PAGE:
Engineering controls: Help to isolate or remove the hazard from the workplace. Providing proper selection, training, and use of assist devices or equipment are all examples of engineering controls.

Medical Management

A medical management program, supervised by a person trained in the prevention of musculoskeletal disorders, should be in place to manage the care of those injured. The program should include:

  • accurate injury and illness recording
  • early identification and treatment of injured employees
  • "light duty" or "no lifting" work restrictions during recovery periods
  • systematic monitoring of injured employees to identify when they are ready to return to regular duty

Training

training

A training program, designed and implemented by qualified persons, should be in place to provide continual education and training about ergonomic hazards and controls to managers, supervisors and all healthcare providers, including "new employee" orientation.

Training should be updated and presented to employees as changes occur at the workplace, and be at a level of understanding appropriate for those individuals being trained, and should also include:

  • The opportunity to ask questions of the trainer.
  • An overview of the potential risks, causes, and symptoms of back injury and other injuries. Be able to identify existing ergonomic stressors and methods of control, such as the use of engineering, administrative, and work practice controls particularly safe resident handling techniques.
  • Recognizing the signs and symptoms of MSDs and the procedures for reporting potential problems.
  • Encouragement of staff physical fitness.
  • Lifting guidelines for health care workers (nurse assistants, licensed practical nurses, registered nurses) which should include:
    • Never transfer patients when off balance.
    • Lift loads close to the body.
    • Never lift alone, particularly fallen patients, use team lifts or use mechanical assistance.
    • Limit the number of allowed lifts per worker per day.
    • Avoid heavy lifting especially with spine rotated.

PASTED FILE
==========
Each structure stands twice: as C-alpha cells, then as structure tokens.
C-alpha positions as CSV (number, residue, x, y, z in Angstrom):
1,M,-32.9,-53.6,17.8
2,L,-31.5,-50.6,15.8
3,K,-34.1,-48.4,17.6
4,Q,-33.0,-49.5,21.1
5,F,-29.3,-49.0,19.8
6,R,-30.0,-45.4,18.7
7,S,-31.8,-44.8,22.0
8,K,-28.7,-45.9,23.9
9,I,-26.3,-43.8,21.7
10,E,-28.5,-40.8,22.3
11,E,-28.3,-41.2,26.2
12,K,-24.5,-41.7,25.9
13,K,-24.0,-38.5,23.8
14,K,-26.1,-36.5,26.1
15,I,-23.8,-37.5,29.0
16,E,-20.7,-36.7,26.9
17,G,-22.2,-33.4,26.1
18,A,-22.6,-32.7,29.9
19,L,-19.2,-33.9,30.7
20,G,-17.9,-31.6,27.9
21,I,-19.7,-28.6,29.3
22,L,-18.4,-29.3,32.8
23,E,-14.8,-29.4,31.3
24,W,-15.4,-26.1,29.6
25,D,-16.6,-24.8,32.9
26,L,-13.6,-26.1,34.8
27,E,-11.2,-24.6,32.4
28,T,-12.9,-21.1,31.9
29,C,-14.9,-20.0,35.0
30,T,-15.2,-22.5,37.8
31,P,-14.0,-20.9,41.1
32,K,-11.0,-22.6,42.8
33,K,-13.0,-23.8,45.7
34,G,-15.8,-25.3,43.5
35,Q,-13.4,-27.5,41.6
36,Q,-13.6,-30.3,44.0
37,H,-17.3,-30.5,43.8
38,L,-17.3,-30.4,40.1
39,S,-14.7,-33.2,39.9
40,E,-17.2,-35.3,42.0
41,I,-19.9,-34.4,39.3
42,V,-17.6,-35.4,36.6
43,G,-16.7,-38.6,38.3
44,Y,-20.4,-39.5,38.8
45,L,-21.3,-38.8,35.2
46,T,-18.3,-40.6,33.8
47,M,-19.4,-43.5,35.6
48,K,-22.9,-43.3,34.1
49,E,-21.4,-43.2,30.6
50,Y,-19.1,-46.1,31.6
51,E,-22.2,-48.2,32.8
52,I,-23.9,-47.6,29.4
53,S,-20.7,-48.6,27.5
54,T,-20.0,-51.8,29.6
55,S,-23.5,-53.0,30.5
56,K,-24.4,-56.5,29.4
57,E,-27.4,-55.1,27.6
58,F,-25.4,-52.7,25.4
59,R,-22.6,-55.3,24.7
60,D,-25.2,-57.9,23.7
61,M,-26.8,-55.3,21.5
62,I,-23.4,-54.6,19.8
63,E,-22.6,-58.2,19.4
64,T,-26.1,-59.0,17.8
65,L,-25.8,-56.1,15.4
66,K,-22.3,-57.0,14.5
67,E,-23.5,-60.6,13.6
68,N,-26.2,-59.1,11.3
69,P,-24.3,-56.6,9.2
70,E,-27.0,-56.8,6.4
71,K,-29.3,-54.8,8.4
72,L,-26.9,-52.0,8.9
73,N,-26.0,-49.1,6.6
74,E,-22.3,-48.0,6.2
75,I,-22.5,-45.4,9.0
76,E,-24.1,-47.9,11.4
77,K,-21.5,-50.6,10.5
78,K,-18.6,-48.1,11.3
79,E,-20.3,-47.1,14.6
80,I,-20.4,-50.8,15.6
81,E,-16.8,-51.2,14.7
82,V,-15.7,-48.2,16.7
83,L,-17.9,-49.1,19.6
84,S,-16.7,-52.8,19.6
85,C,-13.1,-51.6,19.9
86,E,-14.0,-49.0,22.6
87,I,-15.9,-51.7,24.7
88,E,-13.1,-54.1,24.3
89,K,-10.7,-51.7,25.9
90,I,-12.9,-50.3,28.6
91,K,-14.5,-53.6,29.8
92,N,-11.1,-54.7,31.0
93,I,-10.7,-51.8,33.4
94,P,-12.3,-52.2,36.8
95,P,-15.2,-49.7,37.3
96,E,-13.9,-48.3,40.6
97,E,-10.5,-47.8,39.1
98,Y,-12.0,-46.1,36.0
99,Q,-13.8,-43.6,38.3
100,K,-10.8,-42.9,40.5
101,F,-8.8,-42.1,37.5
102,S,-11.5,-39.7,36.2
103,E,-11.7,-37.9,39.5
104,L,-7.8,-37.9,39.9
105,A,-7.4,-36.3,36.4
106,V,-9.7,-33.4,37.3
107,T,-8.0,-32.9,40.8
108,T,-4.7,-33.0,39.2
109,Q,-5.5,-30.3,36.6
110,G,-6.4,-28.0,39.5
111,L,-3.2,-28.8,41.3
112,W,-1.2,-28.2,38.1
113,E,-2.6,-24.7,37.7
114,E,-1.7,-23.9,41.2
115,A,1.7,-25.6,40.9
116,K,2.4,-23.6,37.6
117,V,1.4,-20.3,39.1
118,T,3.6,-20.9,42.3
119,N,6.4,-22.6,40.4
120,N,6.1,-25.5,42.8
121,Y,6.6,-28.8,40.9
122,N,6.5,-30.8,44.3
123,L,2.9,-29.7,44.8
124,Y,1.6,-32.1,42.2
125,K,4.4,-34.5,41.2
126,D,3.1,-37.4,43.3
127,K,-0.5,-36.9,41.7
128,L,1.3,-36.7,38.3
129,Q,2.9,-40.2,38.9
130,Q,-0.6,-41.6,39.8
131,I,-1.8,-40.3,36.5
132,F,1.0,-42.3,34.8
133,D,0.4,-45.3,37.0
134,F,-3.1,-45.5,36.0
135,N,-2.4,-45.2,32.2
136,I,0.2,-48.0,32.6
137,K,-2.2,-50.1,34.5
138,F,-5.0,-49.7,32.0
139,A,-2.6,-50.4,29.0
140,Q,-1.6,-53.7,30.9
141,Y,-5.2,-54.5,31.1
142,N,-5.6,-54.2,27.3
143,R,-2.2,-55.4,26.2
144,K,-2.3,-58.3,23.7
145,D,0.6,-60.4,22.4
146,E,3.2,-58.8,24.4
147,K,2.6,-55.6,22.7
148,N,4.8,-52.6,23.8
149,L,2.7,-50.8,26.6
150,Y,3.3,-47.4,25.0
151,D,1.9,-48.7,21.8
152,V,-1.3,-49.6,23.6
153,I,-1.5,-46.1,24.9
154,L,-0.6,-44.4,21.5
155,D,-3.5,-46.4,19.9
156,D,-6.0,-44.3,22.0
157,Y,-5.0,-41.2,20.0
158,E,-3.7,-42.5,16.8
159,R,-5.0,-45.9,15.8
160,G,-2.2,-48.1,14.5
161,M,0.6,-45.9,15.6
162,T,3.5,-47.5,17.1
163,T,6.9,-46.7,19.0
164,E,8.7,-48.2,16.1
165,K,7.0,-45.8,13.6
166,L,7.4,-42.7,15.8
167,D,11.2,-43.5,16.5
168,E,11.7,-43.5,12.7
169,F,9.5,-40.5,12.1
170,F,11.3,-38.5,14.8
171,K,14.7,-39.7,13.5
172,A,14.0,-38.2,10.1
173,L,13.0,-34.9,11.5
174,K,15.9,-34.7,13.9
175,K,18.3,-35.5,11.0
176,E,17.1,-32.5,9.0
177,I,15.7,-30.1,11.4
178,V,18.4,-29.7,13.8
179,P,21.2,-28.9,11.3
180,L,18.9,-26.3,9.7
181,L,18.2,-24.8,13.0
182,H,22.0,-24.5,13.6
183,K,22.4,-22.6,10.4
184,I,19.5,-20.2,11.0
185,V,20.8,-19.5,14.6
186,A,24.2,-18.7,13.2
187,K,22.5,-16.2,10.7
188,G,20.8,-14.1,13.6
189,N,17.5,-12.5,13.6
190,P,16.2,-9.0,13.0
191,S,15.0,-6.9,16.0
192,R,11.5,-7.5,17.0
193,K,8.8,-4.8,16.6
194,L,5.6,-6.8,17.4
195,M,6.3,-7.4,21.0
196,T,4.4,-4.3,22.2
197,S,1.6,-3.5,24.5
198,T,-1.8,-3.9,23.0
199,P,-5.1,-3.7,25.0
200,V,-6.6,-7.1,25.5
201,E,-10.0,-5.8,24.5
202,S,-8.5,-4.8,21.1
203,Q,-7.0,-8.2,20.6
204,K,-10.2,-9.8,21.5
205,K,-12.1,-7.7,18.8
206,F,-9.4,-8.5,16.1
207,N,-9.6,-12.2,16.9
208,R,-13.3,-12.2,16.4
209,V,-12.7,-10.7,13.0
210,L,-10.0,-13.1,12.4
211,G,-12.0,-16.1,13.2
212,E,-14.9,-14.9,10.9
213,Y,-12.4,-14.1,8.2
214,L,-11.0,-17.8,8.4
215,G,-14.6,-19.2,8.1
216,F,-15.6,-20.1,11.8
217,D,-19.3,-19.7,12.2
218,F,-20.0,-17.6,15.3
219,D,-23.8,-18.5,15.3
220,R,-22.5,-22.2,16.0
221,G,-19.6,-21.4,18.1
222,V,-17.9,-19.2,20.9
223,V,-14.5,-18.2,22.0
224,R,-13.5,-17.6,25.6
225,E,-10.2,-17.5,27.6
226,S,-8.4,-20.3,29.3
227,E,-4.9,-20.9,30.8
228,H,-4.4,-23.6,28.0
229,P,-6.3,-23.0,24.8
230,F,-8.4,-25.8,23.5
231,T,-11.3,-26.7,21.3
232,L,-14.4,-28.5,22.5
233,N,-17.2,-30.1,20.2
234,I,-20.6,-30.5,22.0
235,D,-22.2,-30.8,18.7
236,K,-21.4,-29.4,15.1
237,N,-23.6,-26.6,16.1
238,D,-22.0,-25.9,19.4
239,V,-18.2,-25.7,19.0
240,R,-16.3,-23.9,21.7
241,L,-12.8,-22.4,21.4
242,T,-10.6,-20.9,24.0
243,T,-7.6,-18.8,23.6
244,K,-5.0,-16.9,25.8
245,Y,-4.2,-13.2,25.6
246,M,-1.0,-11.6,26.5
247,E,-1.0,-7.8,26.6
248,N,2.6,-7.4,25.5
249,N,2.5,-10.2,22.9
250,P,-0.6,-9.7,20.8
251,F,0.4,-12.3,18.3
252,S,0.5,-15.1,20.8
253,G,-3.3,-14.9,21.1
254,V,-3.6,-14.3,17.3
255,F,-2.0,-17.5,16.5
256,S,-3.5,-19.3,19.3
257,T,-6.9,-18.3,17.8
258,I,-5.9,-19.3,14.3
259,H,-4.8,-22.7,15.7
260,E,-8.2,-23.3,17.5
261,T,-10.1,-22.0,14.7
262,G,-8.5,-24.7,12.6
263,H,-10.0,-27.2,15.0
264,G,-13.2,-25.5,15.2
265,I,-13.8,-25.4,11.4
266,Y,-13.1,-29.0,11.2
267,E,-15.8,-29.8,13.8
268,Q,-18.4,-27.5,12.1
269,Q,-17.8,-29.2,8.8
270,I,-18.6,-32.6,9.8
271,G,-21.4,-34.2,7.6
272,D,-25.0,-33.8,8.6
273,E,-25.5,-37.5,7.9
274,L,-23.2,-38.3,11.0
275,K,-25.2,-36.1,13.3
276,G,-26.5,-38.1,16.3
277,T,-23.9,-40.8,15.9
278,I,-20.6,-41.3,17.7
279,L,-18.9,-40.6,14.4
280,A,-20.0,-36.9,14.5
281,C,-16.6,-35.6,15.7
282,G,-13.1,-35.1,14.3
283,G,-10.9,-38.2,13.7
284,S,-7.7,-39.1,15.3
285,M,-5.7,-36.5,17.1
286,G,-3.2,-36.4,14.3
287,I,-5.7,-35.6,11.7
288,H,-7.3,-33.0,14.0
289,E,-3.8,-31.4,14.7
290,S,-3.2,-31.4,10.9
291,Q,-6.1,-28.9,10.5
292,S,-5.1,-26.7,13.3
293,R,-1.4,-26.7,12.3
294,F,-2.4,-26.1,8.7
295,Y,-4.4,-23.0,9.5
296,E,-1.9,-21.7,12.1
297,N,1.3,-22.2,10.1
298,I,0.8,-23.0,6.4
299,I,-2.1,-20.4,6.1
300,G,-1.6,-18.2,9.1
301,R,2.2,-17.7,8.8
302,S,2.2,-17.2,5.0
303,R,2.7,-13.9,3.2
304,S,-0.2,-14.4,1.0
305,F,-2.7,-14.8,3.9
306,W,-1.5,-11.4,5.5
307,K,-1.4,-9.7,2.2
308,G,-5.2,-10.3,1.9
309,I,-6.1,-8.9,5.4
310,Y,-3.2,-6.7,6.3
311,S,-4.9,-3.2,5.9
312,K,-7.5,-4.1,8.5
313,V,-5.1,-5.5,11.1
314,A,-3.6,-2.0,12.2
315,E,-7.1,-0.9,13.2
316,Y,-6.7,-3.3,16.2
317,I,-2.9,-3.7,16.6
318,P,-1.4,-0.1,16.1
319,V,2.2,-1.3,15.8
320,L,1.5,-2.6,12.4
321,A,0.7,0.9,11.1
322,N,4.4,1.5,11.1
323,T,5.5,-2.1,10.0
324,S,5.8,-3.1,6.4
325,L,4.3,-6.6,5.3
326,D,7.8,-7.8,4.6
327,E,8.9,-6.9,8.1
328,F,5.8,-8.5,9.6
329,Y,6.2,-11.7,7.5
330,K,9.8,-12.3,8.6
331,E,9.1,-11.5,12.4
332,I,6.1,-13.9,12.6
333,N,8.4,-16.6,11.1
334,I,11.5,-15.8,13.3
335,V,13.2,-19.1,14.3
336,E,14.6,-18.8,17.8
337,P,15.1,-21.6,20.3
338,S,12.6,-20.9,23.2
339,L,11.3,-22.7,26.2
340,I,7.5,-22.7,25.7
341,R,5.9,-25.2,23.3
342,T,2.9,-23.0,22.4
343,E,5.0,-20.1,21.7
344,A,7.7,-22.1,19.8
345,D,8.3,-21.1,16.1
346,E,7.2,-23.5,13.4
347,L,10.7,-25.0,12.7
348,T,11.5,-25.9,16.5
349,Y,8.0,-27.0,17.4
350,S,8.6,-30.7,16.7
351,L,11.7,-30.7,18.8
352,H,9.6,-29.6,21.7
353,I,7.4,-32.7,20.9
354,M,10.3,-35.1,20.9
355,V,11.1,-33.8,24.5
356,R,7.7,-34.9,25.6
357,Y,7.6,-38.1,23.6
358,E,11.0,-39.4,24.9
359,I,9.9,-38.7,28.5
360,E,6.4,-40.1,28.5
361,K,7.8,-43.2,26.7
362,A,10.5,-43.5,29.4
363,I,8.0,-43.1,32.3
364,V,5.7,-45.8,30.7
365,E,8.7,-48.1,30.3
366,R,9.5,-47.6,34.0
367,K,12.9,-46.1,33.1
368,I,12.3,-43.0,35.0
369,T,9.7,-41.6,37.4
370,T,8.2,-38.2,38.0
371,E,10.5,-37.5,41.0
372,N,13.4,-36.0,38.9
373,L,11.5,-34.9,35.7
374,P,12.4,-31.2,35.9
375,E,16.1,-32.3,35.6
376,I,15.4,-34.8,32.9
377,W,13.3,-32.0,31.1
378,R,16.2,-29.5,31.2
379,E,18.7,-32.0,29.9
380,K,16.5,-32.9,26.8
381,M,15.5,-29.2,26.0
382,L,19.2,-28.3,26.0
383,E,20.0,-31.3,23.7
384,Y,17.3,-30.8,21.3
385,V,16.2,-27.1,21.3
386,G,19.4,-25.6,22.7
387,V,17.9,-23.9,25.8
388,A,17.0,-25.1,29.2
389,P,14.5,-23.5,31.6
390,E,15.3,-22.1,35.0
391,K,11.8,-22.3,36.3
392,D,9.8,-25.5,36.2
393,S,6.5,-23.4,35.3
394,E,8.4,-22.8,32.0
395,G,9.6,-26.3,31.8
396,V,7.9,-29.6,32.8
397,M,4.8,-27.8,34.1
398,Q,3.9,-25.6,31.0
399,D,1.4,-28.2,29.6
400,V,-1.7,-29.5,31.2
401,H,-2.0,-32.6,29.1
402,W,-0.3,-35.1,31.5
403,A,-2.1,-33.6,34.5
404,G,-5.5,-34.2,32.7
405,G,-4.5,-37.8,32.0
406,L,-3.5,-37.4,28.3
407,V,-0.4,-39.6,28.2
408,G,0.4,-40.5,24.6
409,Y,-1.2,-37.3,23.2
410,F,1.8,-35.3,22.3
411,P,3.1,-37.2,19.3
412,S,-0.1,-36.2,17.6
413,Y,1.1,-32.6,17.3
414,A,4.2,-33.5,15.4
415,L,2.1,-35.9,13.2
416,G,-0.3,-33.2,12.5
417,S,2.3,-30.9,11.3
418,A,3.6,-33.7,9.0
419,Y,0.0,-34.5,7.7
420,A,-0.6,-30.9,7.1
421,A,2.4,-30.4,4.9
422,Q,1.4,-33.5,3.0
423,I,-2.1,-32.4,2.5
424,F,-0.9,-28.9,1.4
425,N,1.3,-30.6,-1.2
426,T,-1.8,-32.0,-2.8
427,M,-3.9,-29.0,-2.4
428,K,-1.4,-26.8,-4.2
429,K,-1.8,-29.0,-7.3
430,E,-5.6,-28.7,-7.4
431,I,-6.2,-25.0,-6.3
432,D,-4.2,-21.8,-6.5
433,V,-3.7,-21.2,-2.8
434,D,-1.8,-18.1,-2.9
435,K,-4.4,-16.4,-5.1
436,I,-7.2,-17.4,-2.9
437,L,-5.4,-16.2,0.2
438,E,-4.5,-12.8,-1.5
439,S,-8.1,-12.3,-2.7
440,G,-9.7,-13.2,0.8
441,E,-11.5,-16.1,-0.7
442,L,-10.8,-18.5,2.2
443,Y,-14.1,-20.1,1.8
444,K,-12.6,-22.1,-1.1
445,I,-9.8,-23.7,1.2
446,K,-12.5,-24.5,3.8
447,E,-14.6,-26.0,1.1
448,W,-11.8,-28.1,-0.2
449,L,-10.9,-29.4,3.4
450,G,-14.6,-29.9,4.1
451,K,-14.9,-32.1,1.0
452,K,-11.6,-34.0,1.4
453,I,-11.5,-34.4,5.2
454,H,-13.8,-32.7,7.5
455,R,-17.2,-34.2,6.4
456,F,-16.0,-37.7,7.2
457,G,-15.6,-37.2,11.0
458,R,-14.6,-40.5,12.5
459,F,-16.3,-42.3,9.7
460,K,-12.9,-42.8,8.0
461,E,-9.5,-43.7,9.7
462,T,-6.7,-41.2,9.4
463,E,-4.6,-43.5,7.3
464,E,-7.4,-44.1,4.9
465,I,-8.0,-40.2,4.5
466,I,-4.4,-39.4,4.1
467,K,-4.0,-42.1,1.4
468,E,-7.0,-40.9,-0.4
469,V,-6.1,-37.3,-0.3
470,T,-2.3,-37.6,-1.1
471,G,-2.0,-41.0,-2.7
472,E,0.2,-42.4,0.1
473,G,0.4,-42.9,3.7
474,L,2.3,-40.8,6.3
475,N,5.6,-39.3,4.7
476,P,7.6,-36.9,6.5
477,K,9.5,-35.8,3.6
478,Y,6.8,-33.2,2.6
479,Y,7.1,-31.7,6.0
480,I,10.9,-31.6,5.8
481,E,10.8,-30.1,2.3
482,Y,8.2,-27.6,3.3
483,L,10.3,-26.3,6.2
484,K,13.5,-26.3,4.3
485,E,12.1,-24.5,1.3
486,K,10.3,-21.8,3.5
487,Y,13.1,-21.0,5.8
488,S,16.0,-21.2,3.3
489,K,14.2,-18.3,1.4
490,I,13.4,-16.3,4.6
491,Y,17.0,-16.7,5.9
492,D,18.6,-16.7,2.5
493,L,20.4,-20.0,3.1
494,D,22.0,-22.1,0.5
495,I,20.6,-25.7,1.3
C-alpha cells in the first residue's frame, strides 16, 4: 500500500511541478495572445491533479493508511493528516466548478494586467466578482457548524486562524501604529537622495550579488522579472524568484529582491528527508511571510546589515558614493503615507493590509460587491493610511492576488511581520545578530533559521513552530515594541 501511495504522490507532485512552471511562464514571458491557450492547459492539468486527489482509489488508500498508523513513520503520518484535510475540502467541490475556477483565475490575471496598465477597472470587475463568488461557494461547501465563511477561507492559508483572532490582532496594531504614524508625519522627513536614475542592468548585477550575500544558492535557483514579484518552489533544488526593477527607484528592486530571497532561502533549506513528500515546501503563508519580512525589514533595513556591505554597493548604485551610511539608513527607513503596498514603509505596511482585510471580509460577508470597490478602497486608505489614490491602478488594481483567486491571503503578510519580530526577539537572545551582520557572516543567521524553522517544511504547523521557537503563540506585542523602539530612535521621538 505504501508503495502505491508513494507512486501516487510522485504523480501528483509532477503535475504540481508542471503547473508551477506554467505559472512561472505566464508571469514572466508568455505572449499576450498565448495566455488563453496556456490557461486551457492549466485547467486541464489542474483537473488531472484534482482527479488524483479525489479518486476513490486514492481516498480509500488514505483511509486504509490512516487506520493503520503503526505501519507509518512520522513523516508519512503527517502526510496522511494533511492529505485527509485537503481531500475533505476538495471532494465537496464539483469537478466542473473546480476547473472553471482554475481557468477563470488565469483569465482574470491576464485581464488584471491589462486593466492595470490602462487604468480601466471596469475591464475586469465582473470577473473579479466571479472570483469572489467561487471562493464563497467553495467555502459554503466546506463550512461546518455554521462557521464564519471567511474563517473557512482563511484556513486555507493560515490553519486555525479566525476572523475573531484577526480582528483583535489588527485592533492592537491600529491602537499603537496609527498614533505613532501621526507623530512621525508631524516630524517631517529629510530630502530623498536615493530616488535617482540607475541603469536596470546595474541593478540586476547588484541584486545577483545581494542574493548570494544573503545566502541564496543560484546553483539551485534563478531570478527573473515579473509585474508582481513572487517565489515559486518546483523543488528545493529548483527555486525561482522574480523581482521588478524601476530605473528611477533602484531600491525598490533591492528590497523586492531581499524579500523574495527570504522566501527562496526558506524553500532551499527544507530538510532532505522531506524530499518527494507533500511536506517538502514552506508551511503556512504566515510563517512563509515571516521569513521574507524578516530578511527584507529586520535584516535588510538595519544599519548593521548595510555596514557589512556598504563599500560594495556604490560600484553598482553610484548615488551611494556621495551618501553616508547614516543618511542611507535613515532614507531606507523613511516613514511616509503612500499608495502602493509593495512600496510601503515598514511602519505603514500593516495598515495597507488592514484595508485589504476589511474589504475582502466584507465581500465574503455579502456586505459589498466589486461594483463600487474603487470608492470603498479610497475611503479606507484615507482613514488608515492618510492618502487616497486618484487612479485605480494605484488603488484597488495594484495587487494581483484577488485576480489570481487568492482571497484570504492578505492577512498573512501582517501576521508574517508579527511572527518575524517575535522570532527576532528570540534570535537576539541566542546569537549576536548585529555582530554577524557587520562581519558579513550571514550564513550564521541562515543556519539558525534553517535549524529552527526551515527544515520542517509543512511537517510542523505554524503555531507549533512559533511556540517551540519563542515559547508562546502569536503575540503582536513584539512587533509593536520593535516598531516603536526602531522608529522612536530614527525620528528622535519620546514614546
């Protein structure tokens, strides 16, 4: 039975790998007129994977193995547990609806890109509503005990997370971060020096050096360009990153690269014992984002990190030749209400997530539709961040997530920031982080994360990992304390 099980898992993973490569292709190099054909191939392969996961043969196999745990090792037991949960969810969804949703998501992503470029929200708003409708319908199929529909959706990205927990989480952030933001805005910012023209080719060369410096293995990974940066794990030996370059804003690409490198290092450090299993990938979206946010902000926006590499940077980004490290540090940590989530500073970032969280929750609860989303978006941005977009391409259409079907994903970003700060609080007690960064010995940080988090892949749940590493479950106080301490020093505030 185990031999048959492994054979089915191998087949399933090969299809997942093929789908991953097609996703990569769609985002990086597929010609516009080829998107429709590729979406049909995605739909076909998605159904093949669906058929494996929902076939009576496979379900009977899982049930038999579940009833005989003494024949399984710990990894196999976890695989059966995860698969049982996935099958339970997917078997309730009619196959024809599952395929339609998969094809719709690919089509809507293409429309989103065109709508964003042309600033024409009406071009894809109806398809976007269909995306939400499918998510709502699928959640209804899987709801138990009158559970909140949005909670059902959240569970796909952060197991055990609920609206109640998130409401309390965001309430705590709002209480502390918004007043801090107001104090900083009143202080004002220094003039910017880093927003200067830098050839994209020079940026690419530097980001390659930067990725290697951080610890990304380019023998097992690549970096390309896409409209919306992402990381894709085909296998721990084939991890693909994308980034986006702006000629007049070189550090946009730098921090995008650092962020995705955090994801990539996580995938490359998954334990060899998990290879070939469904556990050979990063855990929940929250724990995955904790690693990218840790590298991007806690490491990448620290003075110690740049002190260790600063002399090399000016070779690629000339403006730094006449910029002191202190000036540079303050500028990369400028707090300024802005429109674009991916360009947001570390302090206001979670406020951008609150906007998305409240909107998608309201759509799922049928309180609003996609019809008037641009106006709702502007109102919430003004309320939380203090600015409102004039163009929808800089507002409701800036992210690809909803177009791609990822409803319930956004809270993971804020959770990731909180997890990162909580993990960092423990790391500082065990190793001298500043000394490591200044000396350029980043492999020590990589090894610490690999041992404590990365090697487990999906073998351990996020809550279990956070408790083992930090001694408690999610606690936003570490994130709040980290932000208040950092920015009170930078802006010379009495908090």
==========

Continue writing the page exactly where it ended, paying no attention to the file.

• Training in when and how to use mechanical assistance.

Success with Ergonomics-Case Study

Borderview Rehabilitation and Living Center in Maine reduced musculoskeletal injury rates through an ergonomics program. The program involved employee participation and feedback, workstation and equipment modifications, and reassessment of the changes that are made.

Let’s take a closer look at the problem and how management, along with employees, fixed the issue.

The Problem

All 153 employees were trained in proper body mechanics for job-related tasks; however, several back injuries were still being reported over a short period of time.

The Solution

The company already had annual department-specific “back care” training in place to teach employees about proper body mechanics. After the numerous back injuries were reported, Borderview developed and implemented a program of separate analysis of the jobs in each department. As part of the job task analyses, the employees also completed a questionnaire where they could voice their concerns and comments. With input from the employees, the department heads worked with an ergonomics team to modify tasks and/or change the work environment and/or equipment.

After the changes were made, management consulted employees to determine if the changes were effective or if additional modifications were needed. Employees also participated in exercise programs designed by the company’s physical therapists to increase strength and reduce the likelihood of injury.

The Impact

The company had three times achieved its goal of 100 consecutive days with a lost-time injury.

Caring for Caregivers

A Missouri health-care foundation is teaching its workers to look out for their own health and safety as well as their residents’. Read more here.

Video

Instructions

Before beginning this quiz, we highly recommend you review the module material. This quiz is designed to allow you to self-check your comprehension of the module content, but only focuses on key concepts and ideas.

Read each question carefully. Select the best answer, even if more than one answer seems possible. When done, click on the "Get Quiz Answers" button. If you do not answer all the questions, you will receive an error message.

Good luck!

1. Patient handling tasks pose increased ergonomic risks if they are _____.

2. OSHA recommends minimizing the manual lifting of patients in _____ cases.

3. Which of the following should be addressed in a facility’s safety and health program?

4. These are typically rules or procedures established by management to decrease the likelihood of an injury.

5. A training program, designed and implemented by qualified persons, should be in place to provide _____ education and training about ergonomic hazards.


Have a great day!

Important! You will receive an "error" message unless all questions are answered.